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Goldy Locks Advice

In betting circles, sure bets are called “locks.” As we all know, there are no such things as sure bets. However, I would like to think that the advice that I, “GOLDY LOCKS,” provides is as close to a sure bet as you can get. If you find my advice helpful drop me a note. (It’s always easier at review time if you have notes from customers.) Also, feel free to drop me a note on future topics or on mistakes I may have made. (I CAN’T PROMISE THE LATTER WILL FIND THEIR WAY TO THE BOSS.)

Thanks,
Goldy Locks

goldylocks@smartsensors.com


Replacing Thermocouples: Room for Improvement?

When replacing a failed thermocouple, one has a tremendous opportunity to improve the life, accuracy and effectiveness of the replacement, make one’s life easier, and possibly get a note from a process person on what a Smart decision he has made. In a recent survey we conducted, we found that 90% of replacement sensors are replaced with like sensors, (ie thermocouples replaced with thermocouples and RTDs with RTDs). So, you are going to be a maverick if you try to change the sensor type. Consequently, if the failed sensor is a thermocouple, you need to stick with it. Don’t replace it with an RTD, even though RTDs outnumber thermocouples by a wide margin in new installations or new temperature loops. This article deals with how you can improve on the sensor that you are replacing given that you will stay with the same sensor technology.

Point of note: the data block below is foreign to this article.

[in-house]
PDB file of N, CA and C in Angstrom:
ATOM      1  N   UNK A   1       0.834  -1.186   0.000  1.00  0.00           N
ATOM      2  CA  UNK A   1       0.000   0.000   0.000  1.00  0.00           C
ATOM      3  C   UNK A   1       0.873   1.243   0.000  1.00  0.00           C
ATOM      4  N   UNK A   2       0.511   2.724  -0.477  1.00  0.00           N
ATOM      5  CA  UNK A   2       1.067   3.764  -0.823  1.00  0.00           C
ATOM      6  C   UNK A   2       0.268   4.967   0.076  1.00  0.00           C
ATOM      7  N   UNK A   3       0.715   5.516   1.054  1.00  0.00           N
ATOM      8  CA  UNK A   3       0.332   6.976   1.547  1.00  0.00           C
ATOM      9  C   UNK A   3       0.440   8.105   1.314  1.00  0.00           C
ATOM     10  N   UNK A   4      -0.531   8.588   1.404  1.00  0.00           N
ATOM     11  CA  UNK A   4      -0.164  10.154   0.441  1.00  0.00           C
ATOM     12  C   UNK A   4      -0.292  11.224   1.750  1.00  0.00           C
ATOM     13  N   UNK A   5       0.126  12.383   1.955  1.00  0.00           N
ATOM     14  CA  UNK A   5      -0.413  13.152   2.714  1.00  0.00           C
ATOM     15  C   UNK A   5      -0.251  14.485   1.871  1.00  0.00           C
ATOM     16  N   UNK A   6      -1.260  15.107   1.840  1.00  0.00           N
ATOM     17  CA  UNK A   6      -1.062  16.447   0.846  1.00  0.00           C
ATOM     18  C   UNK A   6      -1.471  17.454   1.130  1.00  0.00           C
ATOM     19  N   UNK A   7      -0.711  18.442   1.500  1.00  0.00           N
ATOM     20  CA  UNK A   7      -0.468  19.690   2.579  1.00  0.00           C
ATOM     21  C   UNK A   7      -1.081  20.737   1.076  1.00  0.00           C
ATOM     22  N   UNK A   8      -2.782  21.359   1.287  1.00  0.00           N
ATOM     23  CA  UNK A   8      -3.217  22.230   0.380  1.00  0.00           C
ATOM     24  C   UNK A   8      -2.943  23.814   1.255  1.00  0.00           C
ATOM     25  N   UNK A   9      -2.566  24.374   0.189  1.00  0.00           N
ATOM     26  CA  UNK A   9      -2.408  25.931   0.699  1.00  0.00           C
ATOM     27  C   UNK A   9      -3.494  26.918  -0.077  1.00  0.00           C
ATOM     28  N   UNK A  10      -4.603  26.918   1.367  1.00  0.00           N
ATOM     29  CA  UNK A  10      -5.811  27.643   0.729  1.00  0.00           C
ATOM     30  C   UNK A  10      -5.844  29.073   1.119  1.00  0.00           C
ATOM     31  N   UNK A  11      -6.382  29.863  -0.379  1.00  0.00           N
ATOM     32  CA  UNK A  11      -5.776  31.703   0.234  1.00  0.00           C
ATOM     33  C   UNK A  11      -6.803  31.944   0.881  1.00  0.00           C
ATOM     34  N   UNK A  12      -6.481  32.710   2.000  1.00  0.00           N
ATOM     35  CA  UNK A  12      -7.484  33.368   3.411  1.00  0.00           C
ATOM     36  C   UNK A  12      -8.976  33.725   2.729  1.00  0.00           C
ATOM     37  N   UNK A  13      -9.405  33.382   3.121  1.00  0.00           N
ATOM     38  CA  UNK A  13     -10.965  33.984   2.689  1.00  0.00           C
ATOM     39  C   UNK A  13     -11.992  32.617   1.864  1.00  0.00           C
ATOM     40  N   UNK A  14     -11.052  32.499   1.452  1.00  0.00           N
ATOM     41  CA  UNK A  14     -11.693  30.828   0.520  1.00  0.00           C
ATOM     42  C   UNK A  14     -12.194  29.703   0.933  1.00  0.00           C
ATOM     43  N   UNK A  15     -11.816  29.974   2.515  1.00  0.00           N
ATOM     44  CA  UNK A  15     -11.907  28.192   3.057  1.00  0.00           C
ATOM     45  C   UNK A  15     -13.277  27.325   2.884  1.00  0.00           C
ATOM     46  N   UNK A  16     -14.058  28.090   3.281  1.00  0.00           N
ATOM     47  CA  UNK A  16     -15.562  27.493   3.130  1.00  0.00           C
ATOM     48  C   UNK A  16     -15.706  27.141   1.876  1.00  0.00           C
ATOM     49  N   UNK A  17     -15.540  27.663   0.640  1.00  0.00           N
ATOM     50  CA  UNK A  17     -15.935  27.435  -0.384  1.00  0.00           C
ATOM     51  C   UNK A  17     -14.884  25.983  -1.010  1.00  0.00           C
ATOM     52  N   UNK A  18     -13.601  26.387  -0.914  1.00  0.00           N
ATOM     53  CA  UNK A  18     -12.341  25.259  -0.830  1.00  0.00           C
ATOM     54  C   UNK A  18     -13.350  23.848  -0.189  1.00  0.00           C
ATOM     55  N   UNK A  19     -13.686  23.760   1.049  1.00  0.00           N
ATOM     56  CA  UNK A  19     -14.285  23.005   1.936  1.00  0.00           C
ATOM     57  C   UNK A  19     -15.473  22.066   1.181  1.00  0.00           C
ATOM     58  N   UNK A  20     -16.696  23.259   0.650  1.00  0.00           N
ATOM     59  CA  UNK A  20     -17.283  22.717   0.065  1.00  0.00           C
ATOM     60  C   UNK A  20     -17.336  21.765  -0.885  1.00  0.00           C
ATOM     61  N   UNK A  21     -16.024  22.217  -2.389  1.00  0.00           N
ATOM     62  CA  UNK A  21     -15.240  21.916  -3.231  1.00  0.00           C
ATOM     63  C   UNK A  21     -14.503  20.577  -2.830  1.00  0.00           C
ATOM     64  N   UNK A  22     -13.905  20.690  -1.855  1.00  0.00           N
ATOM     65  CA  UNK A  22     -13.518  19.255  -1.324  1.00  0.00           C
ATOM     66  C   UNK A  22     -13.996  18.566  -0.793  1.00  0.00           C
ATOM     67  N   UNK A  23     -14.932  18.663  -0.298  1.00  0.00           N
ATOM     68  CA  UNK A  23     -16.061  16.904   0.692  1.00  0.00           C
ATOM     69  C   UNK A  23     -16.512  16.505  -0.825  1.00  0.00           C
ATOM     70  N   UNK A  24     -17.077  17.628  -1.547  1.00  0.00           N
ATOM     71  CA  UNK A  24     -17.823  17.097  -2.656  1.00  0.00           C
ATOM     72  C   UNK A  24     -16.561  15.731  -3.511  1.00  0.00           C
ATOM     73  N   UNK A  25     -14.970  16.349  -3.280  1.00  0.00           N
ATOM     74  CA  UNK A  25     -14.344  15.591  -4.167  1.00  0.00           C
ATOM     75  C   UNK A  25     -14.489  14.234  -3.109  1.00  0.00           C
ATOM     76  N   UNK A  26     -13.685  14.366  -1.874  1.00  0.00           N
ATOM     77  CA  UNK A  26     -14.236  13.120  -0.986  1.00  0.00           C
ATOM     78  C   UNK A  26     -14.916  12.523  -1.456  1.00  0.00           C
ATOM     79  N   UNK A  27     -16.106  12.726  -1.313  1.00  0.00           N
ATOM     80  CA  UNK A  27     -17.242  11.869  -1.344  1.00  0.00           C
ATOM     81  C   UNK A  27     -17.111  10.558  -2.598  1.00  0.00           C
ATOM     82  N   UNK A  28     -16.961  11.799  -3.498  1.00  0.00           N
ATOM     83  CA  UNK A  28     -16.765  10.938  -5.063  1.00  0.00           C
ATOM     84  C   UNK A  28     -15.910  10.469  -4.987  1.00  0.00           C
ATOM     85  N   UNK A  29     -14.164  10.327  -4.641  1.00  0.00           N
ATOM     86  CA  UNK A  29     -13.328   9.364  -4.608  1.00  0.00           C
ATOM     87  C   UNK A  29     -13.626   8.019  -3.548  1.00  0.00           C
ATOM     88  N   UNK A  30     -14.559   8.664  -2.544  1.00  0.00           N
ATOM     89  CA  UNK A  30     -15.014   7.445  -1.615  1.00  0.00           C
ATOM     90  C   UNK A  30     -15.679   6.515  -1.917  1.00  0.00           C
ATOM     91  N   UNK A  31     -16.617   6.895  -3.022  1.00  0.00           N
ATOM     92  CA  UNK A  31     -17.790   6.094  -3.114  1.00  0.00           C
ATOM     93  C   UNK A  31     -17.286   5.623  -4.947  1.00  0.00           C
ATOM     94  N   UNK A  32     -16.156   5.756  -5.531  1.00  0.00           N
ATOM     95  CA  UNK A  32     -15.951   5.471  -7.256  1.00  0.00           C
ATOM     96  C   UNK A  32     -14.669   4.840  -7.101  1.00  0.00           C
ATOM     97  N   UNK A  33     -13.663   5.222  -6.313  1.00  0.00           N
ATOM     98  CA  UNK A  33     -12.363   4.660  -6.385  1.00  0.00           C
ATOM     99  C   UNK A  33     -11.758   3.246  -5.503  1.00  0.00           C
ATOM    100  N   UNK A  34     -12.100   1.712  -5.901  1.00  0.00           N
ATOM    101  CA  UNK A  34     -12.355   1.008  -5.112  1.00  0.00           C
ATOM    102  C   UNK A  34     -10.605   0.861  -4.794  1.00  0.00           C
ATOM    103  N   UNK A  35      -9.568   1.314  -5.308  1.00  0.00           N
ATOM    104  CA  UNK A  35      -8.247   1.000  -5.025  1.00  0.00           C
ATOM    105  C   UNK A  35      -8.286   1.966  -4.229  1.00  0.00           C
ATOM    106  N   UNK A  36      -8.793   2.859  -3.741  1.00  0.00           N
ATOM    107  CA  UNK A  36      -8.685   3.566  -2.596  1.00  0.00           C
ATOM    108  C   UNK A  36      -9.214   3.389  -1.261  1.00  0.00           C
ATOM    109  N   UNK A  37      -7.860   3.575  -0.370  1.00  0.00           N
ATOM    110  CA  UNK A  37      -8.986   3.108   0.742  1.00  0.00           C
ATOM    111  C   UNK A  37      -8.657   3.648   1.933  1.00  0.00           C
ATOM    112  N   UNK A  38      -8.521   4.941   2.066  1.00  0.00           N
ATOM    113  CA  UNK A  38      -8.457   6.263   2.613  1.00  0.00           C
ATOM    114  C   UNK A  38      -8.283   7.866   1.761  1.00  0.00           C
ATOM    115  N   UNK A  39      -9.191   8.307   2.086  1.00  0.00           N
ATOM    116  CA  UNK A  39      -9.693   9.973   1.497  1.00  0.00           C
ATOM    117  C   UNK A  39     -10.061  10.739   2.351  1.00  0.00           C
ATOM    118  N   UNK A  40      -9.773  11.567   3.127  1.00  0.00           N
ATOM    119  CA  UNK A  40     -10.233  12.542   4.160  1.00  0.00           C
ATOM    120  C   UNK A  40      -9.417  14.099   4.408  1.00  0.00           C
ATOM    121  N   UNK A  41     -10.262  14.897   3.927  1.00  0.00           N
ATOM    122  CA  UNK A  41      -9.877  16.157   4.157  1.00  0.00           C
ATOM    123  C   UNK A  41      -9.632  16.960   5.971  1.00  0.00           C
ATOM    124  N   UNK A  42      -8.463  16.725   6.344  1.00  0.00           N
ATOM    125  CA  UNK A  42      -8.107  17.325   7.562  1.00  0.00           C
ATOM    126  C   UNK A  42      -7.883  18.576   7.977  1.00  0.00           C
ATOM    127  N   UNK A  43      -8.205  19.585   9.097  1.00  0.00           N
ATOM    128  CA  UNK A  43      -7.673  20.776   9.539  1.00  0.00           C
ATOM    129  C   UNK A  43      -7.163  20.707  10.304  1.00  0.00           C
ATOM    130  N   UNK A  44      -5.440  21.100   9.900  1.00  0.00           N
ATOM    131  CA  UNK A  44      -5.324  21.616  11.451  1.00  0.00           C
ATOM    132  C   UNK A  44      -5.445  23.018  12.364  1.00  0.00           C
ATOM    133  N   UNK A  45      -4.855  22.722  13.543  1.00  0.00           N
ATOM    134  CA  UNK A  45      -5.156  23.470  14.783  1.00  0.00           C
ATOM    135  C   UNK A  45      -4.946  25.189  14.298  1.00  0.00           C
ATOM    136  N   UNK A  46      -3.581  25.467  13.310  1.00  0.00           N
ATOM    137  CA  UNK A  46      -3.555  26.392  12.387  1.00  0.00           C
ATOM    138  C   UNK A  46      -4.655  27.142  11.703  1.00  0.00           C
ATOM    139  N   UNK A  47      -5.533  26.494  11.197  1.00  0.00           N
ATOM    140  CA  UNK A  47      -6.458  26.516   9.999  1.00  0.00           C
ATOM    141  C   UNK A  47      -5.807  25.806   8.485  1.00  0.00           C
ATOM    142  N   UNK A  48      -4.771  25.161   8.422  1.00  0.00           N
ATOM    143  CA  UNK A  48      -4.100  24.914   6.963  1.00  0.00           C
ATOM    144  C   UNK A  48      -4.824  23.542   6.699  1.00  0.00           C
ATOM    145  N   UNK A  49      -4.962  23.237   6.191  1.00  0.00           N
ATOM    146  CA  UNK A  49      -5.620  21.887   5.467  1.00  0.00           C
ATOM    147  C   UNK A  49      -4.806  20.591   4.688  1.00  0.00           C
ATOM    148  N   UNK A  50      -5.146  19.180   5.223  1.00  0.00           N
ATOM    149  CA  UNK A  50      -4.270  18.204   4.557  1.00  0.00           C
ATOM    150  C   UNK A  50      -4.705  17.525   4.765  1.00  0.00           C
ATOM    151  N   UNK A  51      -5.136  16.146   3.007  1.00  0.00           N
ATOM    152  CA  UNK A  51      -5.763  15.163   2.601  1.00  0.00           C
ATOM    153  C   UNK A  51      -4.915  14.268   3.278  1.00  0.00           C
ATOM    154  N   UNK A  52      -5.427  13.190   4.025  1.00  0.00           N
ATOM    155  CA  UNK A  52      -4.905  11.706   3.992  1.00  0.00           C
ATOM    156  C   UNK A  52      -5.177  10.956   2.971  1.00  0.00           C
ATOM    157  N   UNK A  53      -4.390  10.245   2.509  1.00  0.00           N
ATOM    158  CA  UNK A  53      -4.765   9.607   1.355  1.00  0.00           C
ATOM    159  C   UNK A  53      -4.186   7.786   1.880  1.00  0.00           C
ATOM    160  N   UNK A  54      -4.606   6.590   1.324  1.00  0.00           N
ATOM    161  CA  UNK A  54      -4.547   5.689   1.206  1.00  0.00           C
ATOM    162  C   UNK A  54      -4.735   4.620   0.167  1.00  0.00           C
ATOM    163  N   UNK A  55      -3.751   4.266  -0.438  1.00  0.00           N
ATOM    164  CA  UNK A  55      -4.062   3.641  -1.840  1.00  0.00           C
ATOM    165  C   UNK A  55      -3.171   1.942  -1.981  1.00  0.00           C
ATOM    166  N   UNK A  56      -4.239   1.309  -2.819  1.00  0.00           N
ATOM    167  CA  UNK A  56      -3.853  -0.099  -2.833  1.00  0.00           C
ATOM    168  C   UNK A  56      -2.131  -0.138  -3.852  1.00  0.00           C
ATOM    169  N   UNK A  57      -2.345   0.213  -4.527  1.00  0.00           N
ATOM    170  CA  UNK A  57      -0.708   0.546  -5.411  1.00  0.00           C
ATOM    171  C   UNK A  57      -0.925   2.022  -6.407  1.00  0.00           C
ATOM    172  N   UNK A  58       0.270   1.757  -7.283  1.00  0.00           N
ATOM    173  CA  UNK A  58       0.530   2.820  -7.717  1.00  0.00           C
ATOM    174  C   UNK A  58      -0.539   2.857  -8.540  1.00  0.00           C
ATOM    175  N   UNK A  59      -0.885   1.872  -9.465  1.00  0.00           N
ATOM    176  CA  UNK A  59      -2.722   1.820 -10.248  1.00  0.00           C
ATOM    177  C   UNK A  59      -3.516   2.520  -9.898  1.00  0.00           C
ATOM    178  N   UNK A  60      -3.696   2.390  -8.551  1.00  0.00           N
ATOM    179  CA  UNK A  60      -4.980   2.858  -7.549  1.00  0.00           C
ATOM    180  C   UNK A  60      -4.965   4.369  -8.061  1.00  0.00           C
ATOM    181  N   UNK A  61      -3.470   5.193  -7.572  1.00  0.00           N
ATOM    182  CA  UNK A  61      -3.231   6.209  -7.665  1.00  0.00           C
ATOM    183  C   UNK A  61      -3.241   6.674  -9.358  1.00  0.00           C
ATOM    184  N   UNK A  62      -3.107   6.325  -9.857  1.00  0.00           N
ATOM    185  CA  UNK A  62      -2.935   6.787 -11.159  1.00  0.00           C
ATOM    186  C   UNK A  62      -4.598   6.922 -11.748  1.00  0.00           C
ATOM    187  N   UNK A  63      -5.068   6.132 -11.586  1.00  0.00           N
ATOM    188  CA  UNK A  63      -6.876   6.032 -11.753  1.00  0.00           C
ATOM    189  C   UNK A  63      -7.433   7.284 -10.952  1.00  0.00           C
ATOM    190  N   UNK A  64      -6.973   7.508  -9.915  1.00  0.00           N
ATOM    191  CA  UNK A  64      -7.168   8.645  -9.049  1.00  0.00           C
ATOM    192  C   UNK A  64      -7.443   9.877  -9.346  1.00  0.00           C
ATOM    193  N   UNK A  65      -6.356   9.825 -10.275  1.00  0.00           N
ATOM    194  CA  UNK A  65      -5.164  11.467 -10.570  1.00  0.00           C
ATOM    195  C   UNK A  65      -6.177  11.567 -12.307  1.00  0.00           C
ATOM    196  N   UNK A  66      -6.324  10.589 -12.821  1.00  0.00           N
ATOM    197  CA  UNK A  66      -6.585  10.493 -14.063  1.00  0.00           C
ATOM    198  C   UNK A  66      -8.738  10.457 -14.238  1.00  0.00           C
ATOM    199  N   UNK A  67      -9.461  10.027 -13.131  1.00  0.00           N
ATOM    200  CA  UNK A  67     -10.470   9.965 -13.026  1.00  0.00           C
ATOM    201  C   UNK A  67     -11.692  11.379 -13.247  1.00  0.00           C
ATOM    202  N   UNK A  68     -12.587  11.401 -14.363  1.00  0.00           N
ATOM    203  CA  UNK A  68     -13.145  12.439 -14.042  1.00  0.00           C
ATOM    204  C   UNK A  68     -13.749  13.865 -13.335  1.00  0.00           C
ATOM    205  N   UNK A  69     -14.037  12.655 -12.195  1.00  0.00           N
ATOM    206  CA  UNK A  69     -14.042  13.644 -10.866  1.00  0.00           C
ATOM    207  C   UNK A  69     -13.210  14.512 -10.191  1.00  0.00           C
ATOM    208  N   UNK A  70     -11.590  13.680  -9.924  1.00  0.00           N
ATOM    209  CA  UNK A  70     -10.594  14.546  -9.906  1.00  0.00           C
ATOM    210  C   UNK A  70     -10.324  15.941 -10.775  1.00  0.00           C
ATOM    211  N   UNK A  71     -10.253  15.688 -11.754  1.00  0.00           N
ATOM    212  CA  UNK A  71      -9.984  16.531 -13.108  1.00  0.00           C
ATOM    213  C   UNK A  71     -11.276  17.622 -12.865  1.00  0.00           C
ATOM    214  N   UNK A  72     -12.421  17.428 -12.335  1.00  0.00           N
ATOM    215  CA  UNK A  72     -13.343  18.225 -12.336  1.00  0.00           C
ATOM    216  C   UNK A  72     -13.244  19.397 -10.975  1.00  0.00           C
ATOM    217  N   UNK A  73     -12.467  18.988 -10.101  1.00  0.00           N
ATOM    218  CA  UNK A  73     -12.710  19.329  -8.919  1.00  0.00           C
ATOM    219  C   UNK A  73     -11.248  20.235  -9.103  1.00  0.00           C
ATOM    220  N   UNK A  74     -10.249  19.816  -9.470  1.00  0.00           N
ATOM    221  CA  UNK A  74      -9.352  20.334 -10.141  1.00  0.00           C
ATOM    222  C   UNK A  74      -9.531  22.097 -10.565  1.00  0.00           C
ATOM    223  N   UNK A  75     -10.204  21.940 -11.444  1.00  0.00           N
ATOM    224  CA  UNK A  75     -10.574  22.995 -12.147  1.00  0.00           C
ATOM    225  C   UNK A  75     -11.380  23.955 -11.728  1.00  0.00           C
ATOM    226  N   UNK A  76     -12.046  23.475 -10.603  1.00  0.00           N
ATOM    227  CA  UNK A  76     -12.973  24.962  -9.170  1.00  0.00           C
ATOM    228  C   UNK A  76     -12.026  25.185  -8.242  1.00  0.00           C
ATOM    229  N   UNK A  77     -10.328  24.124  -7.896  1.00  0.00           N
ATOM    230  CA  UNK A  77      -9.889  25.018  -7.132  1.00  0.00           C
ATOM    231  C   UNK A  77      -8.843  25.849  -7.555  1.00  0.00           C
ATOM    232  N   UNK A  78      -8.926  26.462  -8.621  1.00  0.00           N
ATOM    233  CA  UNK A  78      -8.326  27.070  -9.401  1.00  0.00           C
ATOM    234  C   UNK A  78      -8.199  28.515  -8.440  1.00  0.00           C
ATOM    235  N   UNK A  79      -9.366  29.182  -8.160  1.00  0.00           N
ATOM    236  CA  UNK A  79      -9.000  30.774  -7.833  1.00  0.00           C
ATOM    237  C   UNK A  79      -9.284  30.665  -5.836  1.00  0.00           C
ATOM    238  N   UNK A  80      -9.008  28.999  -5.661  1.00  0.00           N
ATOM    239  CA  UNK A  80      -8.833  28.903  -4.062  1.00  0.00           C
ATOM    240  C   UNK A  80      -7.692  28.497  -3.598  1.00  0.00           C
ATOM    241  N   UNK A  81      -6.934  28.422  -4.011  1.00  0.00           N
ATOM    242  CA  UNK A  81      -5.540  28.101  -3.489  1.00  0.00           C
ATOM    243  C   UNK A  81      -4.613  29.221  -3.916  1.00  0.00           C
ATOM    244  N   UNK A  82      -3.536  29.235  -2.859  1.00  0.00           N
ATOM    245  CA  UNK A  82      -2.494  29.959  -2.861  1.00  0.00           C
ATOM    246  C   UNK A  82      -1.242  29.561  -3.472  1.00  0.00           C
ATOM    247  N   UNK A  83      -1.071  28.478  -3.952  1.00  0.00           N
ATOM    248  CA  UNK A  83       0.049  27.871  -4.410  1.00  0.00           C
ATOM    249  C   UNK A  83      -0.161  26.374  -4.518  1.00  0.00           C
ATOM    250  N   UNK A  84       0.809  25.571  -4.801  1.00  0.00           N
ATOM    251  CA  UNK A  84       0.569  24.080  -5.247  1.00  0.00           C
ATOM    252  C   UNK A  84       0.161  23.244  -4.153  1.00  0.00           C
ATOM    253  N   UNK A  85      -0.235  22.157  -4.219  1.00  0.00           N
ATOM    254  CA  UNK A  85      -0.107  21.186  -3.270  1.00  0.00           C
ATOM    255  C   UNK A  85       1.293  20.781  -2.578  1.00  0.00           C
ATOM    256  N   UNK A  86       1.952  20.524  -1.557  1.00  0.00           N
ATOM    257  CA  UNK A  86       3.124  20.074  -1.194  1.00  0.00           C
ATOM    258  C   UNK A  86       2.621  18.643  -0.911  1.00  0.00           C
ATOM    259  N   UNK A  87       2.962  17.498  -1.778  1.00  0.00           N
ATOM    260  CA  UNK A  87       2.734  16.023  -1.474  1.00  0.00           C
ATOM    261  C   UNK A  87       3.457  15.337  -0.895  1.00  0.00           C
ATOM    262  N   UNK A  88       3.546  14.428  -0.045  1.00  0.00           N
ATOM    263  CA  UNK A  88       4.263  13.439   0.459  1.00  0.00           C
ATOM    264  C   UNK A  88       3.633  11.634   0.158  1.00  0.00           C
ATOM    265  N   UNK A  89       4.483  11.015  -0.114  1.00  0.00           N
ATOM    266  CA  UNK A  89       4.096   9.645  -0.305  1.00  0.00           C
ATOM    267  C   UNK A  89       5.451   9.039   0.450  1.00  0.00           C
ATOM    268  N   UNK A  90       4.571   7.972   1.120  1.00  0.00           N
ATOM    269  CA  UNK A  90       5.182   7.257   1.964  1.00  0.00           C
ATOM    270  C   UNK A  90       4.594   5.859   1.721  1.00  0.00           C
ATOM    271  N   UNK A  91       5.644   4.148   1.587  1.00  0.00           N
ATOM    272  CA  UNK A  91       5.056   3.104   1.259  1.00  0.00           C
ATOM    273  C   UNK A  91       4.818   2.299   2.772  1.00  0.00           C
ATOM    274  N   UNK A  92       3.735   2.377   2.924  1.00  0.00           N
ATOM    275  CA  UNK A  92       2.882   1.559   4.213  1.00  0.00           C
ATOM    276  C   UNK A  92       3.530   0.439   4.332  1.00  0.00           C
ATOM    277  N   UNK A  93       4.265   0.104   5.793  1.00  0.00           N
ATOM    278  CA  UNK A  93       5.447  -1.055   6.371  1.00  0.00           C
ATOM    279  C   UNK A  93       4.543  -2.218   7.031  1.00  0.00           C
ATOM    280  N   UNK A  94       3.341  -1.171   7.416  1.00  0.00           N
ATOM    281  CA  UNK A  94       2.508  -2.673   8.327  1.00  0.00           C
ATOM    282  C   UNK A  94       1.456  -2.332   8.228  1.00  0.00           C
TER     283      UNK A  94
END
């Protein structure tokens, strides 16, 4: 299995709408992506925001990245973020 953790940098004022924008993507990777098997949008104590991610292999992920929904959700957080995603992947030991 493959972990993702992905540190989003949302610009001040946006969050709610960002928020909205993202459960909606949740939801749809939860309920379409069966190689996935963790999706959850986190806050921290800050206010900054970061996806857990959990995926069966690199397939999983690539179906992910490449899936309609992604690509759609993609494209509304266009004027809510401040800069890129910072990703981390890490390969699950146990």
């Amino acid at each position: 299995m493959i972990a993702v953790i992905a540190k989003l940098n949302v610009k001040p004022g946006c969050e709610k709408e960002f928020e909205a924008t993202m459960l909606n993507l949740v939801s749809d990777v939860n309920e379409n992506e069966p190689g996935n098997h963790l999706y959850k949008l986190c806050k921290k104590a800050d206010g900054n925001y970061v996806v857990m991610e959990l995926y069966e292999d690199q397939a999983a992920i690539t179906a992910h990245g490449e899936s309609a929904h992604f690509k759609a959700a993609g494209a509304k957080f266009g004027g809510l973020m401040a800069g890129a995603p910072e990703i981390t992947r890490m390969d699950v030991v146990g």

Lets start with identifying the type/calibration of the thermocouple you have. If the vendor was Smart, he color coded the leads. This will enable you to determine the calibration or thermocouple type. The chart below provides the color codes for all standard and noble metal thermocouples.



OK, so let’s review the options you might have in changing the thermocouple. Let’s keep in mind that we are looking for an “ata boy” note, so we don’t want to do anything drastic. Basically, here are the modification options:

1. Sheath material
2. OD
3. Length
4. Junction
5. Single to dual or dual to single
6. Calibration

You may have noticed that I don’t like to take chances. That’s why I have such a good track record on locks. Along those lines, let’s assume that the thermocouple being replaced was in a well. This essentially eliminates three of your options. It would not be a good idea to change the sheath material, OD or length of the thermocouple. Chances are that the sheath was not the cause of failure. So if it ain’t broke; don’t fix it. You might have heard that, “the bigger the thermocouple the longer the life,” this might tempt you to opt for a larger OD. There is a good chance that your well has a .260 bore. If it does, and you increase your OD to 3/8”, you will get longer life primarily because the larger OD won’t fit into the existing bore. The replacement thermocouple will never be put into service giving it infinite life.